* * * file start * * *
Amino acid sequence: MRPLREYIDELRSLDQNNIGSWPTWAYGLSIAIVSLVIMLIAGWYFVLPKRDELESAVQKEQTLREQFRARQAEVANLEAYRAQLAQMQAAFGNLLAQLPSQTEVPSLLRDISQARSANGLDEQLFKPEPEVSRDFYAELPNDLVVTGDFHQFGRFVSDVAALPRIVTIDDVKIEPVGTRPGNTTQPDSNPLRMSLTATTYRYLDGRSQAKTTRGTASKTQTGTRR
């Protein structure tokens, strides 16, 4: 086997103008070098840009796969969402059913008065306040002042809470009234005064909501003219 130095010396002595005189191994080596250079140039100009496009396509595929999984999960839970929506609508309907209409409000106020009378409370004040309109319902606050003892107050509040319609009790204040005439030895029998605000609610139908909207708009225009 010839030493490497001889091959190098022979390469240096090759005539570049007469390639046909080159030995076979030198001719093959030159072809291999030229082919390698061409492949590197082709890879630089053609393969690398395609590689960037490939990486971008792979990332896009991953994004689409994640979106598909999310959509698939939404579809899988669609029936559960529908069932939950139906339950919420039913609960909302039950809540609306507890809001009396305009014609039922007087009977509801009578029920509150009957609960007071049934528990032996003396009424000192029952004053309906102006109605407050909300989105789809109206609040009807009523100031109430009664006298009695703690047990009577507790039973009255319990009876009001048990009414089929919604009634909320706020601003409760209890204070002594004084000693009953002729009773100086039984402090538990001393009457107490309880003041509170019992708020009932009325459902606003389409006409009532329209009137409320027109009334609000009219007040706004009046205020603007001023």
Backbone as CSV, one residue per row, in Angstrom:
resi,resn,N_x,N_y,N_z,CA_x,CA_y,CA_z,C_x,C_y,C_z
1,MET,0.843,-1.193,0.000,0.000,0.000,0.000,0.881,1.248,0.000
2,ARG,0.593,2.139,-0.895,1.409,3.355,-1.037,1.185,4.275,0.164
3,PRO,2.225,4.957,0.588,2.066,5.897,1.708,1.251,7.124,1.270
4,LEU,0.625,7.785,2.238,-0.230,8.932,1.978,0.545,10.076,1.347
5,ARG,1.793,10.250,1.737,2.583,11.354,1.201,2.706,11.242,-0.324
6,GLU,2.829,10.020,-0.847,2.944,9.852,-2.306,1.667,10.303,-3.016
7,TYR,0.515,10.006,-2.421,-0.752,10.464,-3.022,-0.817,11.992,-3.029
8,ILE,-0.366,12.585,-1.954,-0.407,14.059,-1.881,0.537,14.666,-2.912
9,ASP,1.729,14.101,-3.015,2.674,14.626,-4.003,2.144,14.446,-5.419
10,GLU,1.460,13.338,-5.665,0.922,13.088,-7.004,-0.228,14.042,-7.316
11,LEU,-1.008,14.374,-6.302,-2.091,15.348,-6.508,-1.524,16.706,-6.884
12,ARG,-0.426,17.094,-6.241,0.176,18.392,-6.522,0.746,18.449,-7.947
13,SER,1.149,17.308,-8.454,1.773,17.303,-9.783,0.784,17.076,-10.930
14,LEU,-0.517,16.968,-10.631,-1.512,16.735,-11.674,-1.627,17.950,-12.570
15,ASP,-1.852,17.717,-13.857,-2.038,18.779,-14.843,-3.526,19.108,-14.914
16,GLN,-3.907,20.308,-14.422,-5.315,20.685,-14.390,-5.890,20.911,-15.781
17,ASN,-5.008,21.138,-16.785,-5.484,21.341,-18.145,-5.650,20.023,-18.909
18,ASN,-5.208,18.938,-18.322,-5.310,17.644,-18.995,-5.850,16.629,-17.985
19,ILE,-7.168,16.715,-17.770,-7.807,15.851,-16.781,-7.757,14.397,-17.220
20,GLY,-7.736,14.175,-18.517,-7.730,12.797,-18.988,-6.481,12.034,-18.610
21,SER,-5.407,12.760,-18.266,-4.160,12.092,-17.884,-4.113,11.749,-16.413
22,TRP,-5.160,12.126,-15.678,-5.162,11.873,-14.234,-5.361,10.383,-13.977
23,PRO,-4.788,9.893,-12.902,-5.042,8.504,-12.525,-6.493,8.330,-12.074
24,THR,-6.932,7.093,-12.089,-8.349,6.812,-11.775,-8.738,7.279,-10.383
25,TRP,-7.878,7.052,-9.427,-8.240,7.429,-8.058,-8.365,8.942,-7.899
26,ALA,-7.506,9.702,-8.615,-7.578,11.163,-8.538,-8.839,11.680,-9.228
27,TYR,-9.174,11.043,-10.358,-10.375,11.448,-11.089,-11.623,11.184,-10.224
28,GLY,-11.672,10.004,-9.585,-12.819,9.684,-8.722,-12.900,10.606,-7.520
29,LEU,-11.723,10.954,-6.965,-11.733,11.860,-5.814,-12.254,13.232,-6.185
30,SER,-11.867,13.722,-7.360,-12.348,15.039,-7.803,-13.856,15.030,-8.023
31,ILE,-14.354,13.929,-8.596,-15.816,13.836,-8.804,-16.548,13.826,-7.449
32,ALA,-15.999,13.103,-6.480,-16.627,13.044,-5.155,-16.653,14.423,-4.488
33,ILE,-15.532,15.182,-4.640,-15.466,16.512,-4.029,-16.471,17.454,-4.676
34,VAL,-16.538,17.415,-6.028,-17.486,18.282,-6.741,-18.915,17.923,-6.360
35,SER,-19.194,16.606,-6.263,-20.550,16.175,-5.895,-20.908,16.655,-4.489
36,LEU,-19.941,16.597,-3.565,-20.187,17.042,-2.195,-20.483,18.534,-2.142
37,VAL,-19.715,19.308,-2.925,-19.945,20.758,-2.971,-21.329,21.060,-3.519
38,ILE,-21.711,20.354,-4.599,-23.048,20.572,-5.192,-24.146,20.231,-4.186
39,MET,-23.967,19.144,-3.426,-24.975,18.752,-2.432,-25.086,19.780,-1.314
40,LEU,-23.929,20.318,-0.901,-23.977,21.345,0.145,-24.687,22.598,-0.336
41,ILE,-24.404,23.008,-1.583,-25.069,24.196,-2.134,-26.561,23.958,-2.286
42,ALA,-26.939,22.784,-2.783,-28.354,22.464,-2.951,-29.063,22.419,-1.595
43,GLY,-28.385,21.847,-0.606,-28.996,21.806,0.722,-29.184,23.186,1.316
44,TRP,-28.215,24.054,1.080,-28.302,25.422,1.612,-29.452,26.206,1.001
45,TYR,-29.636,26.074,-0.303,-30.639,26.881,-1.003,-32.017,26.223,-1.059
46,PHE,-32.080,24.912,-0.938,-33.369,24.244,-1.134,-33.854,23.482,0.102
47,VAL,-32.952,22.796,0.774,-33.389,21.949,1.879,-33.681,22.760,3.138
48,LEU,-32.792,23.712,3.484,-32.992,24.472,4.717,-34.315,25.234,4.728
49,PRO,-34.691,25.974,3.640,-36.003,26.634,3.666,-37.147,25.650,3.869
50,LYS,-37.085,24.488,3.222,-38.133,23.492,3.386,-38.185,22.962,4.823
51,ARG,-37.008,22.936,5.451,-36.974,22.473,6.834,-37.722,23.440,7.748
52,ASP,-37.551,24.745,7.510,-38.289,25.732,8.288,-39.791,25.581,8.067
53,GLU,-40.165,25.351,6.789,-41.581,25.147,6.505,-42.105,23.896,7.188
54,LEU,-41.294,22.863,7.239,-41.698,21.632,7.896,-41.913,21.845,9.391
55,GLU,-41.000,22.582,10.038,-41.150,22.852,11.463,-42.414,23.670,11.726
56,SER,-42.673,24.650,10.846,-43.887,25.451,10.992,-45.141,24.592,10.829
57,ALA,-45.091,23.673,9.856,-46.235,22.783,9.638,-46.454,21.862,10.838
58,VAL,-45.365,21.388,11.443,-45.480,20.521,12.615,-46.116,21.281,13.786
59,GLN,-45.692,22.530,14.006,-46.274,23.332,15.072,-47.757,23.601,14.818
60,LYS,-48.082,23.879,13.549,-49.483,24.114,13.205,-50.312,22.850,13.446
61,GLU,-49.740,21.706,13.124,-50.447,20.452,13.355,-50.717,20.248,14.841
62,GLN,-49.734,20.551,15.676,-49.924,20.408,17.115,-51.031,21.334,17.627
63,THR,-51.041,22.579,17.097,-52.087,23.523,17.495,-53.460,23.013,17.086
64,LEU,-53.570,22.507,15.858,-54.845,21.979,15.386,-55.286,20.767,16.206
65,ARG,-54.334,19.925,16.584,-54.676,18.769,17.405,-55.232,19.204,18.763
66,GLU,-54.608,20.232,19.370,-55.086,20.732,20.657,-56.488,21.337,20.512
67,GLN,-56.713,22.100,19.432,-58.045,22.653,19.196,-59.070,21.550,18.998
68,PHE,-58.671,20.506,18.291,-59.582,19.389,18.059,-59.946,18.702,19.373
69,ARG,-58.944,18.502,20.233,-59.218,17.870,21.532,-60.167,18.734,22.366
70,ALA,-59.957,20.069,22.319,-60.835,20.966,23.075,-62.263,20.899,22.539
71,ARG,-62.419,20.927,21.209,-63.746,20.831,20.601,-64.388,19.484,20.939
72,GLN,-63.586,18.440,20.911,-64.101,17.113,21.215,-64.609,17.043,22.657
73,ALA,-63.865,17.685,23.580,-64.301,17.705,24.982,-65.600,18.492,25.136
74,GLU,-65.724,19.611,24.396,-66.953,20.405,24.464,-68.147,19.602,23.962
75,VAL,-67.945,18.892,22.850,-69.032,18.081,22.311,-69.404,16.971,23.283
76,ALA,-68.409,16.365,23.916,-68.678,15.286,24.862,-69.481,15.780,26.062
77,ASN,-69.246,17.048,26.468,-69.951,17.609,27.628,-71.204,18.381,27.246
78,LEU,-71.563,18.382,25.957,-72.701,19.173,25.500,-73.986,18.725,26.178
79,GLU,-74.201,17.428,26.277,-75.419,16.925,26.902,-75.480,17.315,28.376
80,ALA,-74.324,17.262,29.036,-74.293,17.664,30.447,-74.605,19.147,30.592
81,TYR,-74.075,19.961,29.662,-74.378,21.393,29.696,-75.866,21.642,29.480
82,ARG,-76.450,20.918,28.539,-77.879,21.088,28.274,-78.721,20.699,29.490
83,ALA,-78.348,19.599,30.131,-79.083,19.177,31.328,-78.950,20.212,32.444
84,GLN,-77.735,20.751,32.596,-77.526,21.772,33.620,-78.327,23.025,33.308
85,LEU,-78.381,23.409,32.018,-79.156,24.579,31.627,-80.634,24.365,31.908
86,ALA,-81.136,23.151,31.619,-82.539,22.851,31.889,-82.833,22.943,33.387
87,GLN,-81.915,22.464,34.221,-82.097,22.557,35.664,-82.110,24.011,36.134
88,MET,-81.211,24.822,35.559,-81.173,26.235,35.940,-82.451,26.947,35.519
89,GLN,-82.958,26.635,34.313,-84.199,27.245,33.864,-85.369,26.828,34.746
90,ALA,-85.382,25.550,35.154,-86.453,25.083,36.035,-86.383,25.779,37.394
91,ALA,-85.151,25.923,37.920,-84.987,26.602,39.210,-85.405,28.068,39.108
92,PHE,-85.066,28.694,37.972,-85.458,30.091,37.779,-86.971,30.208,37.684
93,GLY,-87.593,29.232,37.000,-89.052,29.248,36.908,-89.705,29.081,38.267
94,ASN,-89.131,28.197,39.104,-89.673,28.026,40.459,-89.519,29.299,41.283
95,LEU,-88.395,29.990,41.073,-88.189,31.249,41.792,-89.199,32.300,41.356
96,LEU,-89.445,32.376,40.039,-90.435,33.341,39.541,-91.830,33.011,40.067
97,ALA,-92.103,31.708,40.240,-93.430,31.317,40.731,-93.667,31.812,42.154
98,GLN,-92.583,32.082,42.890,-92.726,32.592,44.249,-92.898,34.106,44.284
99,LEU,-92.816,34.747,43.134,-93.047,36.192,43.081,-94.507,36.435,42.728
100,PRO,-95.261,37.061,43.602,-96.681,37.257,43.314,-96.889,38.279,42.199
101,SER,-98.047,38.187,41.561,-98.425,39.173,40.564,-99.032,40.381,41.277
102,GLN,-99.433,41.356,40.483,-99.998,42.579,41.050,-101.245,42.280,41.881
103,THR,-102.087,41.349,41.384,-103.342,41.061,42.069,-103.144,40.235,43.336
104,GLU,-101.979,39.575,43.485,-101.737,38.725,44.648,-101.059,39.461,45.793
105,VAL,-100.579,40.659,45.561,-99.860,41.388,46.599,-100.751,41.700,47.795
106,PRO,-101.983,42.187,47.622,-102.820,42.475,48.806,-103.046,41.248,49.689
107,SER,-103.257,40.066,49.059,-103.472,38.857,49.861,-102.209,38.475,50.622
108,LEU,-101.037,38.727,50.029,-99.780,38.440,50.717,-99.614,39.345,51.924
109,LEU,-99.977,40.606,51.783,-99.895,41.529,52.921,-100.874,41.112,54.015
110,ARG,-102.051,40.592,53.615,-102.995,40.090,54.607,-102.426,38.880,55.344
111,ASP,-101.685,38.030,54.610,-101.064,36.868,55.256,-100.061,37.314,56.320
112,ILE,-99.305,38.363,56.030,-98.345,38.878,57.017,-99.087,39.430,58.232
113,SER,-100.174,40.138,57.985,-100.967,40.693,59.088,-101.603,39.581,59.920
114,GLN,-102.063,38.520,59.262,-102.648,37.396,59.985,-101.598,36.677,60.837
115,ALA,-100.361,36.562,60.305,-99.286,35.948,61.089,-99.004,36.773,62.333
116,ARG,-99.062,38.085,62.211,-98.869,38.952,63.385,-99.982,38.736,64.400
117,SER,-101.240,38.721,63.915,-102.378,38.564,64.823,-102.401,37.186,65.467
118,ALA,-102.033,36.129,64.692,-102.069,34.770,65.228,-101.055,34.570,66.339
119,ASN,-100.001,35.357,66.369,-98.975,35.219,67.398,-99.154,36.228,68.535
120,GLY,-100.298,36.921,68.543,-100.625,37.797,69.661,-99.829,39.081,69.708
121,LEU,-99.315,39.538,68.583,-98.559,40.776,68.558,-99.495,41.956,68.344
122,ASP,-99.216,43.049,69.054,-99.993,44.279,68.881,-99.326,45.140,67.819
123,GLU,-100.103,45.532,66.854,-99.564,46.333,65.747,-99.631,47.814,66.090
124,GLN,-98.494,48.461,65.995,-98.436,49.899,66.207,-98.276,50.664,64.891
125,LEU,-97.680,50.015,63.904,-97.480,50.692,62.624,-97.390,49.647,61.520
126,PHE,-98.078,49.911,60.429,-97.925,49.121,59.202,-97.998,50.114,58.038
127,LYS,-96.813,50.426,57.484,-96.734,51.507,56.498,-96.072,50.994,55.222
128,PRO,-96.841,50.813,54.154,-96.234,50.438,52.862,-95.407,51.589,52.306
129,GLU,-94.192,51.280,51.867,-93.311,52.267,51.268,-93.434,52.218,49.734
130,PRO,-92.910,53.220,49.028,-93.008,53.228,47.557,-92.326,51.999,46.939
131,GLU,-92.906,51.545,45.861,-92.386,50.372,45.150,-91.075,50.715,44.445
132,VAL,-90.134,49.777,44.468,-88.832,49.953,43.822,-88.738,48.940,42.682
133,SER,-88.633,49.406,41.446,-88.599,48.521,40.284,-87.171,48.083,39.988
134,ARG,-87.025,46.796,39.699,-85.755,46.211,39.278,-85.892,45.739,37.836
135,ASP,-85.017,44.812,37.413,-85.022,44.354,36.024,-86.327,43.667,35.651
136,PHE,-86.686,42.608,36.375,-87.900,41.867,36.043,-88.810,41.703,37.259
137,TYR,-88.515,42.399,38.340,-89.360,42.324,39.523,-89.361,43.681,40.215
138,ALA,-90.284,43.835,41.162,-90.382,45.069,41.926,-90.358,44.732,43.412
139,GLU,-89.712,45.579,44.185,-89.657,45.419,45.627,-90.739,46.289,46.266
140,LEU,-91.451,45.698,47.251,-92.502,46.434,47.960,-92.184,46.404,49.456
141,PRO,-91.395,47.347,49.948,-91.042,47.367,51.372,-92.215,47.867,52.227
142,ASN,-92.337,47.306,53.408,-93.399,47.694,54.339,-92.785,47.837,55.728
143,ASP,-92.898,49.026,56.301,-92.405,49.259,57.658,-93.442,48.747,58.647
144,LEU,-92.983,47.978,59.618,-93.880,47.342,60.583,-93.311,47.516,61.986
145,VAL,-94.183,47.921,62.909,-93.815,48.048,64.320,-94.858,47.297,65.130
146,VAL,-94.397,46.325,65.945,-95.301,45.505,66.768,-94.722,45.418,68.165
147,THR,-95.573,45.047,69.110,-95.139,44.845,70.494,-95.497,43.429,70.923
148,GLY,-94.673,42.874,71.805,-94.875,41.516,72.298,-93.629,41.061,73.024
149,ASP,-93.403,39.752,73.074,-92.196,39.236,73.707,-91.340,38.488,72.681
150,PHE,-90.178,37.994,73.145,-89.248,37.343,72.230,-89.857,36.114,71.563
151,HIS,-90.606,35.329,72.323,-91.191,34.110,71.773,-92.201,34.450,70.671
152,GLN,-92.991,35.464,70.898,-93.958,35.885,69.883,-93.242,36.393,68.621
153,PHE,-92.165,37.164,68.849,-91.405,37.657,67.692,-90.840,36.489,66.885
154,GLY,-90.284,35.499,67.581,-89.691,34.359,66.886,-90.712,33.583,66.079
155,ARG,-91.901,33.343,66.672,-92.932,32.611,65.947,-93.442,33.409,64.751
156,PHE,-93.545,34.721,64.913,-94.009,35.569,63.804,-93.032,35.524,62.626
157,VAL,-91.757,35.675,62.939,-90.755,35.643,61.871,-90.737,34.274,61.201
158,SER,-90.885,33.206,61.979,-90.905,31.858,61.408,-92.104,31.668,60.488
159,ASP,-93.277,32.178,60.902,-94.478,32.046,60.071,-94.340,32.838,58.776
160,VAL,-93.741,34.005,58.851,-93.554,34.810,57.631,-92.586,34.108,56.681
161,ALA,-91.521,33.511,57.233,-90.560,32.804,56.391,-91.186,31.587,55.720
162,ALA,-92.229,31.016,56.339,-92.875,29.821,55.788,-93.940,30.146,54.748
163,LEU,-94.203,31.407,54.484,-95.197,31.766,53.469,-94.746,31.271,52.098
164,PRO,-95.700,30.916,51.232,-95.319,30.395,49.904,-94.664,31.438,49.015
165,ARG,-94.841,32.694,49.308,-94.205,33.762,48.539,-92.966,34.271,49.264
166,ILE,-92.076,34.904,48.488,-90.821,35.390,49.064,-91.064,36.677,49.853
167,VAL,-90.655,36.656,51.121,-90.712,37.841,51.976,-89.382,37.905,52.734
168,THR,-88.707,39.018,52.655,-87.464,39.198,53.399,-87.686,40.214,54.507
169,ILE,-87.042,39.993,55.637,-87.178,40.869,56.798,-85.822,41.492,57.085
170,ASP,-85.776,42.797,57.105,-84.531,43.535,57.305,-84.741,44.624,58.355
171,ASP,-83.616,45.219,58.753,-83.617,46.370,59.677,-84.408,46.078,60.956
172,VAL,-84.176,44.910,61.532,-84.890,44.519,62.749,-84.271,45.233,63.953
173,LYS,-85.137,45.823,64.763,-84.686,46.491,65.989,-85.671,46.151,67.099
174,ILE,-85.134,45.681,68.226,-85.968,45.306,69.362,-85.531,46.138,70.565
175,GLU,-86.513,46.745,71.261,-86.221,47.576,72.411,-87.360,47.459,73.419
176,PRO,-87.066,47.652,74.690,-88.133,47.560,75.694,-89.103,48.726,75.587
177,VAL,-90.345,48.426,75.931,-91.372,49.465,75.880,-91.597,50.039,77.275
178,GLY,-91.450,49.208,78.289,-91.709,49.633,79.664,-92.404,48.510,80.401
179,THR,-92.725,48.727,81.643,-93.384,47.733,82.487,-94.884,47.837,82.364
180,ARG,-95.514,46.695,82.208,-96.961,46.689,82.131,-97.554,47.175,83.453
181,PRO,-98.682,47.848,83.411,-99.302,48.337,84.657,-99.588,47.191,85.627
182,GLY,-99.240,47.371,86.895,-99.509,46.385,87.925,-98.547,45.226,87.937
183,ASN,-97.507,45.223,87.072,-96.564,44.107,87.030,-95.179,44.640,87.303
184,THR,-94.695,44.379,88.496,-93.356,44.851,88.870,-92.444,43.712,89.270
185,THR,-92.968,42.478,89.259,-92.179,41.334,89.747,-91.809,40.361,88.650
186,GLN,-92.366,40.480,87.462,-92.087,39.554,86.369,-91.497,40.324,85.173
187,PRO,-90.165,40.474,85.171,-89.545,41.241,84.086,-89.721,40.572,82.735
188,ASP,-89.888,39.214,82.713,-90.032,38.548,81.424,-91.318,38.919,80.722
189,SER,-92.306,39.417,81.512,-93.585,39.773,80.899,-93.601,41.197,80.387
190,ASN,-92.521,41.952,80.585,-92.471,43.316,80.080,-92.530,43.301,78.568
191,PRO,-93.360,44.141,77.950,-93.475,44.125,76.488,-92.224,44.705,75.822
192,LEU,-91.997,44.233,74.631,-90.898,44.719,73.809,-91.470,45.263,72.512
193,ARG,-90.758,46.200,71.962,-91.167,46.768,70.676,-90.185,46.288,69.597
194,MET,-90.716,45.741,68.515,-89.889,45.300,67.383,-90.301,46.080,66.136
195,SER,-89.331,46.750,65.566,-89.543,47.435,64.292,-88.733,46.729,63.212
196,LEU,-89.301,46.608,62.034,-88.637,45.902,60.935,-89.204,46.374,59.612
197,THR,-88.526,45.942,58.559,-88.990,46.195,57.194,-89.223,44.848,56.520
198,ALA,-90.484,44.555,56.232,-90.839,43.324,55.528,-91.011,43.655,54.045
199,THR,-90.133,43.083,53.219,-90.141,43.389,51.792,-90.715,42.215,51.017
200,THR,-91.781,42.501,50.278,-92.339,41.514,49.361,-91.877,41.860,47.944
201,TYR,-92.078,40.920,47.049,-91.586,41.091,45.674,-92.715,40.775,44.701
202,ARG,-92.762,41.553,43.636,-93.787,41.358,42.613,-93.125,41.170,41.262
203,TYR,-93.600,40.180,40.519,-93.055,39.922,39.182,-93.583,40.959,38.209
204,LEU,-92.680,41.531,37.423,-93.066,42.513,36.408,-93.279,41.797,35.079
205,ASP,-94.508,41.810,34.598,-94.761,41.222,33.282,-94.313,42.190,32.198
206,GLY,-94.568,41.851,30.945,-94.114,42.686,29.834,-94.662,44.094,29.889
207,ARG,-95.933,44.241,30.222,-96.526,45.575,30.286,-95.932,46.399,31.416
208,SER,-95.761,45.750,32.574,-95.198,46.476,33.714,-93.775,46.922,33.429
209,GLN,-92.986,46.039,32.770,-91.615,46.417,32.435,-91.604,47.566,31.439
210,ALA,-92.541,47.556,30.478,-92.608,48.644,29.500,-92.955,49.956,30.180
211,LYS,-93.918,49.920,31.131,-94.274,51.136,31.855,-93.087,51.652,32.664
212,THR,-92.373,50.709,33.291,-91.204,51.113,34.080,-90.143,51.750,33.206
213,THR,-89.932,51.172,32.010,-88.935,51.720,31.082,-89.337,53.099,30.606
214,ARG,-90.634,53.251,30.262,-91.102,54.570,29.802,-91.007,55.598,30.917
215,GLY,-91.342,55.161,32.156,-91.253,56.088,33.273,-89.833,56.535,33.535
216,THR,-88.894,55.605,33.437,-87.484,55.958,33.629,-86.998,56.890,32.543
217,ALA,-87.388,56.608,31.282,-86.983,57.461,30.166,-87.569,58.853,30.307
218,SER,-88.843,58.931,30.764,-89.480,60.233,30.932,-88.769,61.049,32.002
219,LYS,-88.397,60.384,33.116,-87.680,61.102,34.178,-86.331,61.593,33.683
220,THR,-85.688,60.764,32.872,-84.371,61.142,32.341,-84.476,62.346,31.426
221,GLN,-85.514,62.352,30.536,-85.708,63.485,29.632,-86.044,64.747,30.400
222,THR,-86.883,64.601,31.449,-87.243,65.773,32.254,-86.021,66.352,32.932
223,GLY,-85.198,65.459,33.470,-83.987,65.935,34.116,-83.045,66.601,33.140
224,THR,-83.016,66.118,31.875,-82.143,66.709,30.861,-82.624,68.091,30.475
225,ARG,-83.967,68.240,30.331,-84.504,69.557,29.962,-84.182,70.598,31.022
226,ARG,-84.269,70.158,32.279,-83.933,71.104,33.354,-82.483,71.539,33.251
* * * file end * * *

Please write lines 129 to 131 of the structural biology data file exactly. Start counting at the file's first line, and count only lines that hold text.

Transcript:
125,LEU,-97.680,50.015,63.904,-97.480,50.692,62.624,-97.390,49.647,61.520
126,PHE,-98.078,49.911,60.429,-97.925,49.121,59.202,-97.998,50.114,58.038
127,LYS,-96.813,50.426,57.484,-96.734,51.507,56.498,-96.072,50.994,55.222